The government elected in 2015, joined hands with the anti-Sri Lanka stance and co-sponsored a resolution against our own country – a very unprecedented move a country follows; and a country-specific resolution which is not the norm of the Human Rights Commission.

The previous government violated the Constitution without a mandate to engage in such a co-sponsorship against one’s own country, one’s own Constitution, without questioning the basis and false numbers presented.

President Rajapaksa and the new government with a clear mandate to protect the sovereignty, independence, integrity and the unitary state of Sri Lanka and to present the truth before the Human Rights Commission, took a decision and I, as Foreign Minister, announced the withdrawal of the co-sponsorship based on facts of wrong numbers that had been submitted after Sri Lanka had two Commissions of Inquiry.

Lord Naseby of the British House of Lords openly challenged the figures after going through confidential papers of the British Intelligence which was available in Britain. But we stand committed to uphold the democratic process, rights and for the implementation of the sustainable development goals of the UN and continue to work with UN agencies on this basis. We are being criticised by a few because they sometimes are misguided or have not double checked the truth of the matter.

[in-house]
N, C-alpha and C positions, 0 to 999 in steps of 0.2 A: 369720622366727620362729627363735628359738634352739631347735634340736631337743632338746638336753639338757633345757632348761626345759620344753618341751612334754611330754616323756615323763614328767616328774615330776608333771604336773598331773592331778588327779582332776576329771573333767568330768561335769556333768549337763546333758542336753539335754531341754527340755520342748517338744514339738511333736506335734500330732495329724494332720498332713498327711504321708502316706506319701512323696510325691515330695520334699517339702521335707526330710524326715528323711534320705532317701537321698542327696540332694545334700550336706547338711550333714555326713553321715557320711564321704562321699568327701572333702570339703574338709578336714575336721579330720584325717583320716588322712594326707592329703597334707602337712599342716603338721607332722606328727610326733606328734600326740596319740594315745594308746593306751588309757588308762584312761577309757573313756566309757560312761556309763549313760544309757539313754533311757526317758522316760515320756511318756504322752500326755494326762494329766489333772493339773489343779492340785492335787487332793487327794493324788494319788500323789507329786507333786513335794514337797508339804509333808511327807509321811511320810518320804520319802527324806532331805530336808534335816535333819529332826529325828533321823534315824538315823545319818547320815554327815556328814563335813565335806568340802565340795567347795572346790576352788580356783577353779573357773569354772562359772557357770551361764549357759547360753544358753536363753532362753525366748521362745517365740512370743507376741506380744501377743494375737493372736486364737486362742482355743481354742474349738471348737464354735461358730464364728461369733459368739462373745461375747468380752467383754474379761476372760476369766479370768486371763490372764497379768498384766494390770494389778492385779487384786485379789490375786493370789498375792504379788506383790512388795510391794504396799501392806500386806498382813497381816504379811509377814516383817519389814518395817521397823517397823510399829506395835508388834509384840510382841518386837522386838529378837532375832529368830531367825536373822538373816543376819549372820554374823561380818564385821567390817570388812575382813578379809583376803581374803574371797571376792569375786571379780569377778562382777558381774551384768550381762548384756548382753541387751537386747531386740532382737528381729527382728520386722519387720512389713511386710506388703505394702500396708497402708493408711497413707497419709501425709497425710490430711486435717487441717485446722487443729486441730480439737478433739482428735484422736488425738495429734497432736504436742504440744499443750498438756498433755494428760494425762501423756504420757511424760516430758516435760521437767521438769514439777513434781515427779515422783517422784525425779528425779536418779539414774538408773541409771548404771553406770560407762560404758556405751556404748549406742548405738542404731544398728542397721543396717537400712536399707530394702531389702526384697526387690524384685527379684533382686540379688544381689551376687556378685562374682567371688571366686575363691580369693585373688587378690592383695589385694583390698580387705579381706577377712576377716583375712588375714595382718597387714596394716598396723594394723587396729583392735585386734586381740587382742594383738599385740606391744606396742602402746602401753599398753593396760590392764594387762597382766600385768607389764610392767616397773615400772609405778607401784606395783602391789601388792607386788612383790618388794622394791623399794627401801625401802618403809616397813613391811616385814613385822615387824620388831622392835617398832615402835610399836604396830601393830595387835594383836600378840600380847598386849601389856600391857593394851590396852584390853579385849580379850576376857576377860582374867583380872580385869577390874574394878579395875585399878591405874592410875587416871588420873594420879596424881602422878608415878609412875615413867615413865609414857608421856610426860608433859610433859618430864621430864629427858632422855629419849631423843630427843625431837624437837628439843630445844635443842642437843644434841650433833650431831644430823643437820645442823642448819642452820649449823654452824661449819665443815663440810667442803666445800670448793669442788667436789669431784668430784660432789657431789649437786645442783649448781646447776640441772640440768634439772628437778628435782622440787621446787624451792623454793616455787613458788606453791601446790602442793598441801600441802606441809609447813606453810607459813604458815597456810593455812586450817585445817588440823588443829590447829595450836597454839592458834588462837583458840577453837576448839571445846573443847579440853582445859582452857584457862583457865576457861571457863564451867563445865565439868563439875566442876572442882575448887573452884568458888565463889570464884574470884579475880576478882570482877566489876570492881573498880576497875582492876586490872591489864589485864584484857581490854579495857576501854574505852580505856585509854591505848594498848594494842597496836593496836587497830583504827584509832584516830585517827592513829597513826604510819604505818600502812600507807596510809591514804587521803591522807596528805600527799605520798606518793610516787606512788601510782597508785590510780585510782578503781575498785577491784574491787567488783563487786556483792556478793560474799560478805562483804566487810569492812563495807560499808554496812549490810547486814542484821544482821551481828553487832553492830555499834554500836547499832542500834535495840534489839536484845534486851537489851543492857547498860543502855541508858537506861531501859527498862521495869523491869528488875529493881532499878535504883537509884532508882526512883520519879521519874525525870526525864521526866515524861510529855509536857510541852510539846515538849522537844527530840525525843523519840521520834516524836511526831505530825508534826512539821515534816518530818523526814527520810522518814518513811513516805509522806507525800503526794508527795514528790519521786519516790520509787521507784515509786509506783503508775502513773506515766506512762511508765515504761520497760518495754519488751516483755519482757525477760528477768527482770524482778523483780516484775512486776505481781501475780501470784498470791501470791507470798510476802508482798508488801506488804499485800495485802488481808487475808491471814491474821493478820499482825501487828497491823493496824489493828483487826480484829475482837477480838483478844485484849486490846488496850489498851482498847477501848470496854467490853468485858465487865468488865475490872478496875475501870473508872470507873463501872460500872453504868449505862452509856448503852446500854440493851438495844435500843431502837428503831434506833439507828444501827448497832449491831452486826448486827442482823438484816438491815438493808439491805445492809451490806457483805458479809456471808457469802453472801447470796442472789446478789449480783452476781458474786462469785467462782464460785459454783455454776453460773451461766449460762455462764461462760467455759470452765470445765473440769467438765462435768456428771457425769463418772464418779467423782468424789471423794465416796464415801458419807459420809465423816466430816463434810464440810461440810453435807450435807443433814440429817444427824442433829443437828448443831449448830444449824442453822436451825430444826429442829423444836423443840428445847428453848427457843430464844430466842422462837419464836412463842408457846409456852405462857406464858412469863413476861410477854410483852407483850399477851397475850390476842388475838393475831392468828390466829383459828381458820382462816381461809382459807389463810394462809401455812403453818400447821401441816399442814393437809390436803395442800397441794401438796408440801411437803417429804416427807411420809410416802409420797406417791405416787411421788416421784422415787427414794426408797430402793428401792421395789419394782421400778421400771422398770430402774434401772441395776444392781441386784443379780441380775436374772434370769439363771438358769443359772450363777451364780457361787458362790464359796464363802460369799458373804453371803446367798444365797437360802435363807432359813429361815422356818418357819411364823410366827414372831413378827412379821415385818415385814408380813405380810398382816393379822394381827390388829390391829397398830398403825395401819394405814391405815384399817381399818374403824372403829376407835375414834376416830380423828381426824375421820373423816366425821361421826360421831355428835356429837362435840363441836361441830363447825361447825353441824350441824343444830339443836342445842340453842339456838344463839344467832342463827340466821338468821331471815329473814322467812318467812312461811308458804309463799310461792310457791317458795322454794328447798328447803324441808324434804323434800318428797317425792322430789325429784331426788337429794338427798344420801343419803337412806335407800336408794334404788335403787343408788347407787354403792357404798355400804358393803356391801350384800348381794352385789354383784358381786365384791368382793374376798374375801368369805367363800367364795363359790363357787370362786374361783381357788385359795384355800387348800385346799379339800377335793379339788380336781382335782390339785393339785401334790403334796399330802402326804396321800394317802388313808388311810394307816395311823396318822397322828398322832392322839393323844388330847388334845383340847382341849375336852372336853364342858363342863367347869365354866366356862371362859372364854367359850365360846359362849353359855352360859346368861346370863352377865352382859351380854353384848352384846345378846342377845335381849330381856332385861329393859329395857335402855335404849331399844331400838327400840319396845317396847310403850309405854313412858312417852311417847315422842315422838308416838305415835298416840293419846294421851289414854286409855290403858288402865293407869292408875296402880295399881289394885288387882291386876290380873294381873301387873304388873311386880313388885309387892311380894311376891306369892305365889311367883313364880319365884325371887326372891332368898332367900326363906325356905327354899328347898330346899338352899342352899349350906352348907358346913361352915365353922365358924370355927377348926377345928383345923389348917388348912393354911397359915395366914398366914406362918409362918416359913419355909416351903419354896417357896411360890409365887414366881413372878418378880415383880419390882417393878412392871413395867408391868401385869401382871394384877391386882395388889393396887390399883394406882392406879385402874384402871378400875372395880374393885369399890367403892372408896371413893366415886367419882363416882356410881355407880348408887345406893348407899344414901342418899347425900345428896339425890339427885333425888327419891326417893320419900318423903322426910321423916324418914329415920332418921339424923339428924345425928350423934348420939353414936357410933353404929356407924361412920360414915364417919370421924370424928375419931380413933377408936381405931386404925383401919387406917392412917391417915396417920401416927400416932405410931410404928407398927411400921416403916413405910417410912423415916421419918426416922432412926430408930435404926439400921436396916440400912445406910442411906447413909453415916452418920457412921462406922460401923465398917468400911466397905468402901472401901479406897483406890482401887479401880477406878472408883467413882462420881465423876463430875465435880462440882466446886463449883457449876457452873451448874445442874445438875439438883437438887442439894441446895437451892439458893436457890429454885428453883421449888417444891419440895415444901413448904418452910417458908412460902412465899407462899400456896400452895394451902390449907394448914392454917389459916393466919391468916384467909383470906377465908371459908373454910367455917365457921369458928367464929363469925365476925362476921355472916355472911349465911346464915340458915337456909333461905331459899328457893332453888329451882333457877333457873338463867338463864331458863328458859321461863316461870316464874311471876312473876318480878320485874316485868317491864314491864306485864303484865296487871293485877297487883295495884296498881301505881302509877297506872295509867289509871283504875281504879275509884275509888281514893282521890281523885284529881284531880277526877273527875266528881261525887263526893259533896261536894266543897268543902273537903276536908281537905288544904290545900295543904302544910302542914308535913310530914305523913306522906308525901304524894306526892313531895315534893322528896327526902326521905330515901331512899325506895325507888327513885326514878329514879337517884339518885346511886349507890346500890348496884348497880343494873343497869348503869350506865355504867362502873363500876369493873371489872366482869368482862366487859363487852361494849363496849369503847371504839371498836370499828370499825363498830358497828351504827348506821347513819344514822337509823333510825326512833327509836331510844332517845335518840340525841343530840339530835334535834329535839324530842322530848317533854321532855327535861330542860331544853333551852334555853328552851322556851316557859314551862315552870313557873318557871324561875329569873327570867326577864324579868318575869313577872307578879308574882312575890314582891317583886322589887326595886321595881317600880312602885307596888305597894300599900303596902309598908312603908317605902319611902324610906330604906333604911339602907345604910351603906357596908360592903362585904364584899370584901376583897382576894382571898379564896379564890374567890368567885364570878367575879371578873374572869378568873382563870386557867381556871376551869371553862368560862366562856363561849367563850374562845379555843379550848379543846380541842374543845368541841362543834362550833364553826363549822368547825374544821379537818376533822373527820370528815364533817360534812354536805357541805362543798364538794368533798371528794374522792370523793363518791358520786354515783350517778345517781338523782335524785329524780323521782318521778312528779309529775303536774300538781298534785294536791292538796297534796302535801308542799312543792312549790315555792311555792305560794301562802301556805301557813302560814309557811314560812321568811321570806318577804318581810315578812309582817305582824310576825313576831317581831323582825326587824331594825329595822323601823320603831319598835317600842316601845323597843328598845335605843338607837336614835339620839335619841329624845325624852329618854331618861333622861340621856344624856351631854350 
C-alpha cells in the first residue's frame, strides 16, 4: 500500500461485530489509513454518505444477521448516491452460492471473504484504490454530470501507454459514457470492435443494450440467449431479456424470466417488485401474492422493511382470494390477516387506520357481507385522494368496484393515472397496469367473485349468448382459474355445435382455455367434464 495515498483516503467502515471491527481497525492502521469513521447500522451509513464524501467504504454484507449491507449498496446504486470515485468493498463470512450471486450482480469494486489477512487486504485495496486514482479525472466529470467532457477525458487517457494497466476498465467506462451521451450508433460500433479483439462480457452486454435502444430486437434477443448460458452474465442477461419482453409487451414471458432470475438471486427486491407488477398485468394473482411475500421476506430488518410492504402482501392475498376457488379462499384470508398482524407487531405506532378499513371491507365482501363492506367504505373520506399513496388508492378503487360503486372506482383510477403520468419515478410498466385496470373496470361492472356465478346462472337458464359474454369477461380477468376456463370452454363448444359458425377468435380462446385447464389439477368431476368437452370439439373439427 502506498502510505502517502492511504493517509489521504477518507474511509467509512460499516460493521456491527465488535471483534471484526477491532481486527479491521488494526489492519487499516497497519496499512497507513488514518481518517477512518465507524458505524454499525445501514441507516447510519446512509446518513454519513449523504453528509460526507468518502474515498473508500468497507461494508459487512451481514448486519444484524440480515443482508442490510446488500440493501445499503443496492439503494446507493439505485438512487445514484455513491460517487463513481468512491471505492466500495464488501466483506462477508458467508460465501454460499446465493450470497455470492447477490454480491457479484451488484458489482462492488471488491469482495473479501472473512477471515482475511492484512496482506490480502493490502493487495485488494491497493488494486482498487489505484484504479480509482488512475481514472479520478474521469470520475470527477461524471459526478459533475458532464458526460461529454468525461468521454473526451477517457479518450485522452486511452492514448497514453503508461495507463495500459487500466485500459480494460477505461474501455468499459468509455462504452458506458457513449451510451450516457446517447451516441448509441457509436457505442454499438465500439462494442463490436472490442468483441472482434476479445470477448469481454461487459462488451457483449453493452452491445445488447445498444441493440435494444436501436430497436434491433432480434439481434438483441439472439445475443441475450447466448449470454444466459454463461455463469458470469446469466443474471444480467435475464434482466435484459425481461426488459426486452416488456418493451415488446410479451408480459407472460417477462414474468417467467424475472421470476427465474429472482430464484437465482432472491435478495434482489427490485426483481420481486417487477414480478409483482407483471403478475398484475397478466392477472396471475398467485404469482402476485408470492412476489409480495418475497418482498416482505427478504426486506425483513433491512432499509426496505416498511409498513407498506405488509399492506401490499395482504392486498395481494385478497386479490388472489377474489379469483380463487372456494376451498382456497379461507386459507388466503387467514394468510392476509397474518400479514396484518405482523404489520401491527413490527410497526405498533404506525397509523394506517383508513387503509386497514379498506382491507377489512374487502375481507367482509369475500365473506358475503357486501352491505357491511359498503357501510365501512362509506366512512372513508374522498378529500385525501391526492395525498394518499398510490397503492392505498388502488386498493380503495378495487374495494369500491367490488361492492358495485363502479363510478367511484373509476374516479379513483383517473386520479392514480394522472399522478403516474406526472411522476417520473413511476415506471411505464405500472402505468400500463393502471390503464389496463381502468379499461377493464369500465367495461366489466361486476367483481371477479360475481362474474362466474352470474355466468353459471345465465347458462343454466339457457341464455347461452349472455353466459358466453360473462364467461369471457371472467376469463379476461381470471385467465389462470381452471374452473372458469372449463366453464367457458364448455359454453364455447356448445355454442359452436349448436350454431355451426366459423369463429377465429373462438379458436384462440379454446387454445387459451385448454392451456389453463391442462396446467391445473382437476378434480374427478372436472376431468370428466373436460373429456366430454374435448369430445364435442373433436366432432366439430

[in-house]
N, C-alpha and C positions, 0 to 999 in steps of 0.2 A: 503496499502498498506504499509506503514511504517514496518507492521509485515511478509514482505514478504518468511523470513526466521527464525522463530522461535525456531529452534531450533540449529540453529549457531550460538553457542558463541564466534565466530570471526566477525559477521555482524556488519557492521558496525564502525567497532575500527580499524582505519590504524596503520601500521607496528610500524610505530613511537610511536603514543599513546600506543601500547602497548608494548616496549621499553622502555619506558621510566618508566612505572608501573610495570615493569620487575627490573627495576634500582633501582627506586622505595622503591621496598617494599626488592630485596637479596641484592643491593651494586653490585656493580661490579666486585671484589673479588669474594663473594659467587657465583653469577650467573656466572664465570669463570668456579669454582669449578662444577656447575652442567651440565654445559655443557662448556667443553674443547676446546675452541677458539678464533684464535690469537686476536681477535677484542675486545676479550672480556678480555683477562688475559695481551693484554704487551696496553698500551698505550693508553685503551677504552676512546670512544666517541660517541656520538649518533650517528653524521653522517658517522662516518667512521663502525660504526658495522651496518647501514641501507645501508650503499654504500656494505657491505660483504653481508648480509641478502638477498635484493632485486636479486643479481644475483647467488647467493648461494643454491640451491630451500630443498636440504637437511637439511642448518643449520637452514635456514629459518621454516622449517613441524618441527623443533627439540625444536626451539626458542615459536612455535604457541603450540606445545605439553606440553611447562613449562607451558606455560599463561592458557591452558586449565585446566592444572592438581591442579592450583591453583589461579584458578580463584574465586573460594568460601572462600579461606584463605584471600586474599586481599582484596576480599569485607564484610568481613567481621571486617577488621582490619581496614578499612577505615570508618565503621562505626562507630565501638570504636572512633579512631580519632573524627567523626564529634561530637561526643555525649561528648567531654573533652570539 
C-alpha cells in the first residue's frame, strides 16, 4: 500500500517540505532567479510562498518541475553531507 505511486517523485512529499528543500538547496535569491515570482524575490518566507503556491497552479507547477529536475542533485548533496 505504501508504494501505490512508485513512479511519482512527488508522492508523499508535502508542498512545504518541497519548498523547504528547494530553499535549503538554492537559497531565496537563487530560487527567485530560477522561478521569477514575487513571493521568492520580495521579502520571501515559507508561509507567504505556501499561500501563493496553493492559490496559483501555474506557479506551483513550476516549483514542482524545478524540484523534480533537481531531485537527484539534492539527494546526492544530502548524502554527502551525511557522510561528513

Q: A high level Chinese delegation recently visited Sri Lanka and we saw a grant of Yuan 600 million to develop several sectors targeting the revival of the economy and balancing bilateral trade providing more opportunities for Sri Lankan trade in China. Now there is an upcoming visit of another high level delegation from the US headed by Secretary of State Mike Pompeo. What are Sri Lanka’s expectations from this?

A. Sri Lanka-China relations are strong and friendly. China has always been helping Sri Lanka in economic development programs. Ever since it established diplomatic relations with Sri Lanka and a few years before that, we found new areas of cooperation and investment. The support China extends is to further our development course and to help address some of the issues that we are facing because of Covid-19 and post-Covid-19 financial and economic crises as also seen around the world.